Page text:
The bullpen, which came into the game with a 1.60 earned run average since May 22, gave up six runs in the ninth inning, including a grand-slam home run to Flores, who had not hit a home run all year for the Mets. That sent the fans, some of whom were doing Eagles and Flyers chants, rushing to the exits.

The Phllies finished the homestand with just four wins in 11 games. They are 12-19 at home for the season. Teams that contend don’t struggle at home. The 2014 Phillies should never be confused with a team that is contending for anything.

When you look at their starting lineup, you have guys who are capable of hitting and yet they don’t do it on a consistent basis. Ryan Howard is either feast or famine. He was 8-for-45 during the homestand, but also had four home runs and 15 runs batted in.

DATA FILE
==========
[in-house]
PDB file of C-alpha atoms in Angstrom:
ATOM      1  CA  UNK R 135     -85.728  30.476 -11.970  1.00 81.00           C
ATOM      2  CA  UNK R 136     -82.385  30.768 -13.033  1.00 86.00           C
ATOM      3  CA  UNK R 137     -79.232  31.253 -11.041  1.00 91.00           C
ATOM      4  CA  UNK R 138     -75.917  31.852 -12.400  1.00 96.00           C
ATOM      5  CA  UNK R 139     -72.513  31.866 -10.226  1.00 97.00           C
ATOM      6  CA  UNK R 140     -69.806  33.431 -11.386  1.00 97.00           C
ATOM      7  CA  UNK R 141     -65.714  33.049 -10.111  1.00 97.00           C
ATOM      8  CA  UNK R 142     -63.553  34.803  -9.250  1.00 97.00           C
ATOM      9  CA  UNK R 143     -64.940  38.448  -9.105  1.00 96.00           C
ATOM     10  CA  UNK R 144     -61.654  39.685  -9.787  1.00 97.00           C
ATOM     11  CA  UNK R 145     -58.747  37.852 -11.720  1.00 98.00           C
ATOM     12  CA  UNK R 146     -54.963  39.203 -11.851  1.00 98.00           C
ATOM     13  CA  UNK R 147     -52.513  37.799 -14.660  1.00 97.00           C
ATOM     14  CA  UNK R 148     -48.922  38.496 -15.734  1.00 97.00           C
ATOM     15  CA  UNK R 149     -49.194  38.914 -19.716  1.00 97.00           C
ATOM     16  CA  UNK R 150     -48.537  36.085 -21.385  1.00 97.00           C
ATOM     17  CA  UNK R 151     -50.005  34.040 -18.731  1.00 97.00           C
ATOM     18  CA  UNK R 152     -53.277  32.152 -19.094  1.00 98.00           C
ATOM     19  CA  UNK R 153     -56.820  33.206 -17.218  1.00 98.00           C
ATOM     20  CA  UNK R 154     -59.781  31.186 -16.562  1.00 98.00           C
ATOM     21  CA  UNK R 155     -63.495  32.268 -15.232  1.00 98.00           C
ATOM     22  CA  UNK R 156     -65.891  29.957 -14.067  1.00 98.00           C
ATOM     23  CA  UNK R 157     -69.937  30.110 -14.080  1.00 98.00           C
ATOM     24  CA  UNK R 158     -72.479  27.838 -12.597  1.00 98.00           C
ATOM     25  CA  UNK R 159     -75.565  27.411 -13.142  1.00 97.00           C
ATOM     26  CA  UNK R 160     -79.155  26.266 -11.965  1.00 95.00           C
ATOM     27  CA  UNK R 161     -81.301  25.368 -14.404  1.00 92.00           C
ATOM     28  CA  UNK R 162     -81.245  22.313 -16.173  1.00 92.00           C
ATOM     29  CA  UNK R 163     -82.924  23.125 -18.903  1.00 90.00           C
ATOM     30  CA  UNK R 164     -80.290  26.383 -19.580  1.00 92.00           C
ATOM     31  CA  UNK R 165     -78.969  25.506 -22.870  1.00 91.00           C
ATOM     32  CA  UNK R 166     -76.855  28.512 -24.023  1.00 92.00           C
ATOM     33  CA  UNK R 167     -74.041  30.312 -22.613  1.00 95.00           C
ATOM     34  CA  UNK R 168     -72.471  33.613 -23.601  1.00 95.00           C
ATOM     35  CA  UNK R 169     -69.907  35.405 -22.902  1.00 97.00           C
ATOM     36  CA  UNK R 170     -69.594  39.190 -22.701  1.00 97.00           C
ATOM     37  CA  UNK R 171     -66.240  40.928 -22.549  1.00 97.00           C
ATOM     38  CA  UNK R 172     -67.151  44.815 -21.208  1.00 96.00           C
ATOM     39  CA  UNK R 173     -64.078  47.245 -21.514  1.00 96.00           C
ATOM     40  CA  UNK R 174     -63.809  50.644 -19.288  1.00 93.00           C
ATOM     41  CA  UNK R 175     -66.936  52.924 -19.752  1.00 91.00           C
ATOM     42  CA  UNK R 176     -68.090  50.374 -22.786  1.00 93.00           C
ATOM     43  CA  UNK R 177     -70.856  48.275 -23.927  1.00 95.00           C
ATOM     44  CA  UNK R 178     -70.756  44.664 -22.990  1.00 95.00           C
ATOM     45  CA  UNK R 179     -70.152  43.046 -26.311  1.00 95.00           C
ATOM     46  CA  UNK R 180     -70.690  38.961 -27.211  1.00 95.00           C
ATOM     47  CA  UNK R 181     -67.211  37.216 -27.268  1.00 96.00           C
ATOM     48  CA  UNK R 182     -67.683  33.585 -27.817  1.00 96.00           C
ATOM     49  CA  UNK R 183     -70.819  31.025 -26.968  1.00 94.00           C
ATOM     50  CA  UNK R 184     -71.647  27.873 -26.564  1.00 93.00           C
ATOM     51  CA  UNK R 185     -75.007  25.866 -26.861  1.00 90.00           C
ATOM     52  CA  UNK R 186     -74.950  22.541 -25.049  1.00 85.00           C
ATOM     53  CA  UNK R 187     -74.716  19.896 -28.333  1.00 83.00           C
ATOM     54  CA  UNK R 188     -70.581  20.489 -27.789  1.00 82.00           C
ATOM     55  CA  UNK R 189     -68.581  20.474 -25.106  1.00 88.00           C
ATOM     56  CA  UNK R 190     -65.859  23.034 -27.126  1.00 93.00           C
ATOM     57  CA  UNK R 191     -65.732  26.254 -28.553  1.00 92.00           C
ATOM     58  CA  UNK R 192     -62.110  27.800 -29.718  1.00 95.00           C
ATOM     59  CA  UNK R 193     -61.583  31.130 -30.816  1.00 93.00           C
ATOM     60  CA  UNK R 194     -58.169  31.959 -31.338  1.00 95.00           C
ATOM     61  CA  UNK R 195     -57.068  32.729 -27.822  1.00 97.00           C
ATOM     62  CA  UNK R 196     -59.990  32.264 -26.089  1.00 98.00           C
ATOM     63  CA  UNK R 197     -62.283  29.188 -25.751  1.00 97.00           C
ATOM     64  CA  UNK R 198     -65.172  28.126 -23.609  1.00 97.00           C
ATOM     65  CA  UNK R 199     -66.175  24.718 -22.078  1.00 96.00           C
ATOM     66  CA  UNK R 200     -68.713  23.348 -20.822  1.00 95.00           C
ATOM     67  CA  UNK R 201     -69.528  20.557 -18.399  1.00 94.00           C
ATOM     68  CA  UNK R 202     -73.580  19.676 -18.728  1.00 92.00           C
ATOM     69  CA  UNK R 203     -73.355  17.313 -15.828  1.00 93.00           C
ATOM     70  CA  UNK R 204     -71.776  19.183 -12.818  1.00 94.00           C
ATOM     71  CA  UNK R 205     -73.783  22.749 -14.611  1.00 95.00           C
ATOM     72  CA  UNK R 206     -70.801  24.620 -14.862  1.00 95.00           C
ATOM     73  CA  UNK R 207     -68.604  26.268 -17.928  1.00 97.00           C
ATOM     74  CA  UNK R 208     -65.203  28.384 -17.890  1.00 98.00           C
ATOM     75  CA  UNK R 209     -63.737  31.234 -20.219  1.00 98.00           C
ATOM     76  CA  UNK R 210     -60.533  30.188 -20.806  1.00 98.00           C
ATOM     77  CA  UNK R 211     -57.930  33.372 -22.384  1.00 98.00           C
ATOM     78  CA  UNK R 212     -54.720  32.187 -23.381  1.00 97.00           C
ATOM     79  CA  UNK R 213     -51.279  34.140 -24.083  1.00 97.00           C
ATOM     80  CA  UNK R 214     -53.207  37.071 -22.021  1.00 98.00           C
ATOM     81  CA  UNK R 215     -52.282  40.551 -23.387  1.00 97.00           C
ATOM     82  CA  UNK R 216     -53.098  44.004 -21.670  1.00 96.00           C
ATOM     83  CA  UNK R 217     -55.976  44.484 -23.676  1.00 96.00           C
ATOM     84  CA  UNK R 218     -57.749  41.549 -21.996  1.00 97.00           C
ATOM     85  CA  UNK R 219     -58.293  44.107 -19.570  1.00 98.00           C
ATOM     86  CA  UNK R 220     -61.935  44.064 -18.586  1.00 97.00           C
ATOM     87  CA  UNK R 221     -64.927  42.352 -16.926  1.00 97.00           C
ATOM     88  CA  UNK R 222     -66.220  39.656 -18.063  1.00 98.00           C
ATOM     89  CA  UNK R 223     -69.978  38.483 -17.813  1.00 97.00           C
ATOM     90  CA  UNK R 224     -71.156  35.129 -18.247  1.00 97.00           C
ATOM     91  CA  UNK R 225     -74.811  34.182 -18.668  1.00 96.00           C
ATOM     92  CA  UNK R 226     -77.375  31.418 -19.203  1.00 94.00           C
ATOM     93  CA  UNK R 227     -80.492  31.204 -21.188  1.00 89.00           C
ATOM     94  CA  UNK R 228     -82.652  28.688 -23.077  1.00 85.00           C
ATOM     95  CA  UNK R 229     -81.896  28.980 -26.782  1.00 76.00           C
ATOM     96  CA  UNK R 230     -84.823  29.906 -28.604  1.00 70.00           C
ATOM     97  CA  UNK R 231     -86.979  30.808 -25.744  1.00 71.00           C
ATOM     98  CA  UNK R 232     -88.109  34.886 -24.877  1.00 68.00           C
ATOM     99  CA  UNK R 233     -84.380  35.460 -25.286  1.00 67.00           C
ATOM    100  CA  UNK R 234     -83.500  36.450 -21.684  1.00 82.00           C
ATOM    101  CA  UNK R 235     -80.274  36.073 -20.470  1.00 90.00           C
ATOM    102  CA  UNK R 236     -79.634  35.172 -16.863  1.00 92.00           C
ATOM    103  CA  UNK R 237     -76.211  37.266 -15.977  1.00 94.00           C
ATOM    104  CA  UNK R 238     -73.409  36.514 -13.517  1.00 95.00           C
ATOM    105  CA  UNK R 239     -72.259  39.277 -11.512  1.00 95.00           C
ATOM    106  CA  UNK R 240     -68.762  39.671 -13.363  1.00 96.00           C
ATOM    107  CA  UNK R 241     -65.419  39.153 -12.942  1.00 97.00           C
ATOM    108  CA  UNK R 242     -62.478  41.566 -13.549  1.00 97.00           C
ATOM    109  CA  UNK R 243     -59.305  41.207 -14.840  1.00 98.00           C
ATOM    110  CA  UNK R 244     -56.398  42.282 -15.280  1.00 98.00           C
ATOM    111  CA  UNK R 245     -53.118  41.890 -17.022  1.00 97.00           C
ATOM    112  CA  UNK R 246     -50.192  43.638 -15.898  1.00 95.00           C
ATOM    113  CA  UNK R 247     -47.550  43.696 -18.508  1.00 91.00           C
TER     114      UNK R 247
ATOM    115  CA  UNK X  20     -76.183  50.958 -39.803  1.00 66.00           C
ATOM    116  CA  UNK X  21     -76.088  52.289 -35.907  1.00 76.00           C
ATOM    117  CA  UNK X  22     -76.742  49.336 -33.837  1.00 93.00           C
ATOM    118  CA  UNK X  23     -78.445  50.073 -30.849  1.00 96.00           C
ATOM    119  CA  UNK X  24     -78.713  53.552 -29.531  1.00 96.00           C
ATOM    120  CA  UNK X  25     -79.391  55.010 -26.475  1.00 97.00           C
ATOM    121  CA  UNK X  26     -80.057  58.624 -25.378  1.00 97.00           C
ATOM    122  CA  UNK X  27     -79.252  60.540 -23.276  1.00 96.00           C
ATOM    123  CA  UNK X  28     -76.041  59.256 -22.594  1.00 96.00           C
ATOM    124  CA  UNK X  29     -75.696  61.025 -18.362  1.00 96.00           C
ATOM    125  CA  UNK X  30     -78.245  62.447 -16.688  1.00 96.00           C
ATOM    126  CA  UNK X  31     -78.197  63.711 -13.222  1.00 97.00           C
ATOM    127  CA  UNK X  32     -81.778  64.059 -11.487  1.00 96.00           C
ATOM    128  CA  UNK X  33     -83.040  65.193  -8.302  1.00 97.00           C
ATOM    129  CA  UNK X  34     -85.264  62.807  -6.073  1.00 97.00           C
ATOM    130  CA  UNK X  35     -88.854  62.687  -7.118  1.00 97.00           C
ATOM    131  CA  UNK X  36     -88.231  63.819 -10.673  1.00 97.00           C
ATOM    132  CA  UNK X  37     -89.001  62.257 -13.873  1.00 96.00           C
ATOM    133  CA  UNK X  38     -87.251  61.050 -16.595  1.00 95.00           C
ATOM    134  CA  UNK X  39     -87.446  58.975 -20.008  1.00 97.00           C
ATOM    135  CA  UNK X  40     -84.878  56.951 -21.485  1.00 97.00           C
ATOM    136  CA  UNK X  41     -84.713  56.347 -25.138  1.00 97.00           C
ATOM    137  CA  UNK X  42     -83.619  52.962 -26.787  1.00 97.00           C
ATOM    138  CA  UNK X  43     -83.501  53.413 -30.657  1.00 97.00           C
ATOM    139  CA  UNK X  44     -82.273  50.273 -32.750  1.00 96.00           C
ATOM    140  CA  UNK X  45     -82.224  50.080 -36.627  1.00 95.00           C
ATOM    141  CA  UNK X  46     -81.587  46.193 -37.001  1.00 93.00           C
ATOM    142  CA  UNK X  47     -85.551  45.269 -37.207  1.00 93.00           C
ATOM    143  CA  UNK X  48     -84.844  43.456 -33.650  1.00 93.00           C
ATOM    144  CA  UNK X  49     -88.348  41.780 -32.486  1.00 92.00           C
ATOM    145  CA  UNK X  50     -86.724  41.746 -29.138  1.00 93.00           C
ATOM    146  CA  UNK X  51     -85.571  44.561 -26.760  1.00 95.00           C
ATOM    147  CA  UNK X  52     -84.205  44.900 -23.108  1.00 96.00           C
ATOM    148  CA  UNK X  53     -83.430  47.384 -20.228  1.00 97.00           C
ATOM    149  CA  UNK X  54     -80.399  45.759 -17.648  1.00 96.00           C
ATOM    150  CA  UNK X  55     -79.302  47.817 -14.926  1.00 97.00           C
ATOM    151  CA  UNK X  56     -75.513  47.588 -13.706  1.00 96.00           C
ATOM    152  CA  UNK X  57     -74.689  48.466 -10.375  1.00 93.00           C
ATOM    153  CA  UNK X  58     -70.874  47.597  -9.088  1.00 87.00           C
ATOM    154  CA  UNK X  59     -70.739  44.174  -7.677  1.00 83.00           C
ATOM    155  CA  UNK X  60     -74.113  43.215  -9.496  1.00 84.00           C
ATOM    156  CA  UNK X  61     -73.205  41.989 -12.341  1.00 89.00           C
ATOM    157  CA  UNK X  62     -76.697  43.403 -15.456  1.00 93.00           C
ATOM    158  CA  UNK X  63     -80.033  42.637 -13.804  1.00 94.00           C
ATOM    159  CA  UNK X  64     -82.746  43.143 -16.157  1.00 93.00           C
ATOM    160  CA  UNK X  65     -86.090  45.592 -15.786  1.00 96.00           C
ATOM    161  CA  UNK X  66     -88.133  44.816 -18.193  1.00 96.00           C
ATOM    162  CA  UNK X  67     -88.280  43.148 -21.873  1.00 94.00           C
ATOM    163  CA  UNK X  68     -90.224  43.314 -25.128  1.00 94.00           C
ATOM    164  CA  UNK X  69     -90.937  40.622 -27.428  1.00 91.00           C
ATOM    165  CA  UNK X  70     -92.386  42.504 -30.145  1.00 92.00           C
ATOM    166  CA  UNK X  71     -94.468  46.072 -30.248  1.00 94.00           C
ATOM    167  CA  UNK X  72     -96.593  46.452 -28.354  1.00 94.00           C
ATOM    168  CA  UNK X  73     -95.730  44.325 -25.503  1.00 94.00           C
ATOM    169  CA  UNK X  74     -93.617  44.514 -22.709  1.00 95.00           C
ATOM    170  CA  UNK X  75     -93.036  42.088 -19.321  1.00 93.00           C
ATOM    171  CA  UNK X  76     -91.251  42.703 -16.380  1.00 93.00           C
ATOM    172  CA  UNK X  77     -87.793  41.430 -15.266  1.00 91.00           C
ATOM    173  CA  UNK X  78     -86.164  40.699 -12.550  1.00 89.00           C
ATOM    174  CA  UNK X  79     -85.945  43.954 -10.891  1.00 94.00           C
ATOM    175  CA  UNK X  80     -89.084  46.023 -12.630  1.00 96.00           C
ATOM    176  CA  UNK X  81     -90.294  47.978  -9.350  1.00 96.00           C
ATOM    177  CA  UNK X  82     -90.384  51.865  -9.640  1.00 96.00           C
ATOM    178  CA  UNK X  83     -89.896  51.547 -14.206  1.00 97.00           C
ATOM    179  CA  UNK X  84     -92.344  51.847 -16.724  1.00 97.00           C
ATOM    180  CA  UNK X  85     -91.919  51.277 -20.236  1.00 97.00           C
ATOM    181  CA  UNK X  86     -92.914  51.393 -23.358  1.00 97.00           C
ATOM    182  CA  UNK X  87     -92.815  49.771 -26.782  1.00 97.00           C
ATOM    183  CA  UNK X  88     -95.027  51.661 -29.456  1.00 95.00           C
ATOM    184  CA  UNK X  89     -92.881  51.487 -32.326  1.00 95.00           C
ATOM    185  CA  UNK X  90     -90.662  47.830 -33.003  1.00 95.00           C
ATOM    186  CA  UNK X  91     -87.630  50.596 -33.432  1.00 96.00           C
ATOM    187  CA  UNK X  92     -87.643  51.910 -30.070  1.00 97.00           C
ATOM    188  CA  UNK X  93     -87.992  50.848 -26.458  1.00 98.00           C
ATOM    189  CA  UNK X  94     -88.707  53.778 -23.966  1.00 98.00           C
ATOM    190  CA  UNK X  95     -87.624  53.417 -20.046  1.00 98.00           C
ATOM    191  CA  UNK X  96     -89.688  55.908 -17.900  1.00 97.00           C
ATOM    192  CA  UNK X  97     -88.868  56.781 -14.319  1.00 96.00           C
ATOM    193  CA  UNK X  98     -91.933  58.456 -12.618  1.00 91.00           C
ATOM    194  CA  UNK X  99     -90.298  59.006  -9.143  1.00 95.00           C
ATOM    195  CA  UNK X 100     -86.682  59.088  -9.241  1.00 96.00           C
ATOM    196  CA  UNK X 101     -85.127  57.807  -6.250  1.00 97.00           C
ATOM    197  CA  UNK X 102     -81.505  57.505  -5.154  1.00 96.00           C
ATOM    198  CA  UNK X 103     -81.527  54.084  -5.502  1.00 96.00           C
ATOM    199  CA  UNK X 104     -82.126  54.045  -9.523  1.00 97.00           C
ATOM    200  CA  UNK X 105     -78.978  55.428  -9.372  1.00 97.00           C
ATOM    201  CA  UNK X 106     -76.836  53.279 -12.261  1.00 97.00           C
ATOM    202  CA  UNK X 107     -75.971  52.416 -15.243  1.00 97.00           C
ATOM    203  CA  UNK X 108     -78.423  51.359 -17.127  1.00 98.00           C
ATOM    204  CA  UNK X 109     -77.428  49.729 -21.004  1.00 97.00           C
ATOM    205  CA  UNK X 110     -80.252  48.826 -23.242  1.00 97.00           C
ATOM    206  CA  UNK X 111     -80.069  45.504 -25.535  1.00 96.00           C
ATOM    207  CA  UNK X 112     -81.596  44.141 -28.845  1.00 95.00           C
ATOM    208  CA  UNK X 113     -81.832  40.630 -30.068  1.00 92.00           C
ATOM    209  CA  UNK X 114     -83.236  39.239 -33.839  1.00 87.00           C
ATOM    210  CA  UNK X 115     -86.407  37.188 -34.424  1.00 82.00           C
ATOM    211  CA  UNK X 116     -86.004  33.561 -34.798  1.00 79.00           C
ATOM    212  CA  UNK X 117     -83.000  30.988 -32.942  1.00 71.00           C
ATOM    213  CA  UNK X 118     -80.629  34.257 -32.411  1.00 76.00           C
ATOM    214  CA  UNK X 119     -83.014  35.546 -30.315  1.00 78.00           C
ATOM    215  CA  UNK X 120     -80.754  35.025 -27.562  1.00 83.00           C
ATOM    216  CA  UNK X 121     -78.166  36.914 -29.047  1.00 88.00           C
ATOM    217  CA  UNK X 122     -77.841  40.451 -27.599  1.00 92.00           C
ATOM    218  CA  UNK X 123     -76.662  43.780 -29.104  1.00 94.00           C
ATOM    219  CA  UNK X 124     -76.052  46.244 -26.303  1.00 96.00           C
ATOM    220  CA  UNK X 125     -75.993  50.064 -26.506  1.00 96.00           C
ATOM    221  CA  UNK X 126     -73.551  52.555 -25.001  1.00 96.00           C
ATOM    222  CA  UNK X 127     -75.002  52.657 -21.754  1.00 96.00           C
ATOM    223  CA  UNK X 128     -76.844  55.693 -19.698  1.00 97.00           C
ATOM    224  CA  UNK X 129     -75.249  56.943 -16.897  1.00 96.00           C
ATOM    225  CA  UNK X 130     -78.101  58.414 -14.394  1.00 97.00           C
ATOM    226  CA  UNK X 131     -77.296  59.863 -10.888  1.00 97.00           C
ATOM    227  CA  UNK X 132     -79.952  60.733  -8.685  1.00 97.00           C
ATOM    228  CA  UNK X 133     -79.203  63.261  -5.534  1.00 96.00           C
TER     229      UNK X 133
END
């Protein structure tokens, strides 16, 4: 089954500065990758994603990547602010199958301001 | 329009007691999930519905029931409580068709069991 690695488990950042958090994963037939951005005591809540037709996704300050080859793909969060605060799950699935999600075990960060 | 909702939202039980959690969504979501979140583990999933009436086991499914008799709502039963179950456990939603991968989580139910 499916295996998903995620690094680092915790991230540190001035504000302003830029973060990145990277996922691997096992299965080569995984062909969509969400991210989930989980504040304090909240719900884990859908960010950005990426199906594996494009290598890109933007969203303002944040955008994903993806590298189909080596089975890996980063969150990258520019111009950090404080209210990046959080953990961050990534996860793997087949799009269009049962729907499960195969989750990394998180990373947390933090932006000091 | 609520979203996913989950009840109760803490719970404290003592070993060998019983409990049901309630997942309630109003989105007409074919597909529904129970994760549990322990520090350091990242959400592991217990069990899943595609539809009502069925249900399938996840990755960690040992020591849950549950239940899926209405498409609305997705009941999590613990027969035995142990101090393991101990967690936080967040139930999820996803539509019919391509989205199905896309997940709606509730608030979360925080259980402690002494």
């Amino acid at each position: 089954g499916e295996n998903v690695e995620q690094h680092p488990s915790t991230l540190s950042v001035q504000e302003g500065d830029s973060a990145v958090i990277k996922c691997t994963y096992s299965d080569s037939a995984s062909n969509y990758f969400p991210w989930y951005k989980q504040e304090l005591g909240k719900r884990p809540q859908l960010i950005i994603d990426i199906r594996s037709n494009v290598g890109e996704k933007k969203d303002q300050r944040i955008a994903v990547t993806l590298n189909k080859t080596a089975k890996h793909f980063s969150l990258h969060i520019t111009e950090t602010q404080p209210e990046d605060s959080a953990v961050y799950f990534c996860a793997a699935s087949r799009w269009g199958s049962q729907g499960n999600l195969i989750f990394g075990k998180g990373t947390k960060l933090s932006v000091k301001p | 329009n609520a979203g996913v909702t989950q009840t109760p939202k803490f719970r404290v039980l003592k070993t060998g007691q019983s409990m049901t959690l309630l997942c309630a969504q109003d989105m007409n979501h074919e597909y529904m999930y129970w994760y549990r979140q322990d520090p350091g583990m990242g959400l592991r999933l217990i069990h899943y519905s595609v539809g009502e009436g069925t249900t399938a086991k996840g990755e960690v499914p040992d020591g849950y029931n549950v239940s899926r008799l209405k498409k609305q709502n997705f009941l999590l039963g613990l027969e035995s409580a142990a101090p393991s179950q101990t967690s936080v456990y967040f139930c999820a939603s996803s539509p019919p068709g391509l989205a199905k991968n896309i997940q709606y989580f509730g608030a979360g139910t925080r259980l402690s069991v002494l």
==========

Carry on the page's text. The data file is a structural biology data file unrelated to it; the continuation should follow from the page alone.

You also have guys like Marlon Byrd, Chase Utley, and Jimmy Rollins, who are not having bad years individually. But they haven’t come through in clutch situations with any kind of consistency. Domonic Brown, who was an All-Star last season, is only hitting .206 with just four home runs and 27 runs batted in.

Yet, Sandberg believes his squad is still capable of being a good team that can put together some wins to get back in the pennant race.

“We showed better baseball than what we’ve played overall and I believe the core group is there,” Sandberg said.

 

Another Episode of Bad Baseball Theater in Phillies Extra-Inning Loss to the Mets

1 Jun
Cole Hamels had eight strikeouts and allowed just two runs in the Phillies He got no run support from the Phillies offense.

Cole Hamels had eight strikeouts and allowed just two runs in the Phillies loss to the Mets. He got no run support from the Phillies offense.

PHILADELPHIA—If the Phillies and New York Mets were true contenders for a division title or a National League pennant, the three extra-inning games between two teams would have been the top story on every national sports cable or website.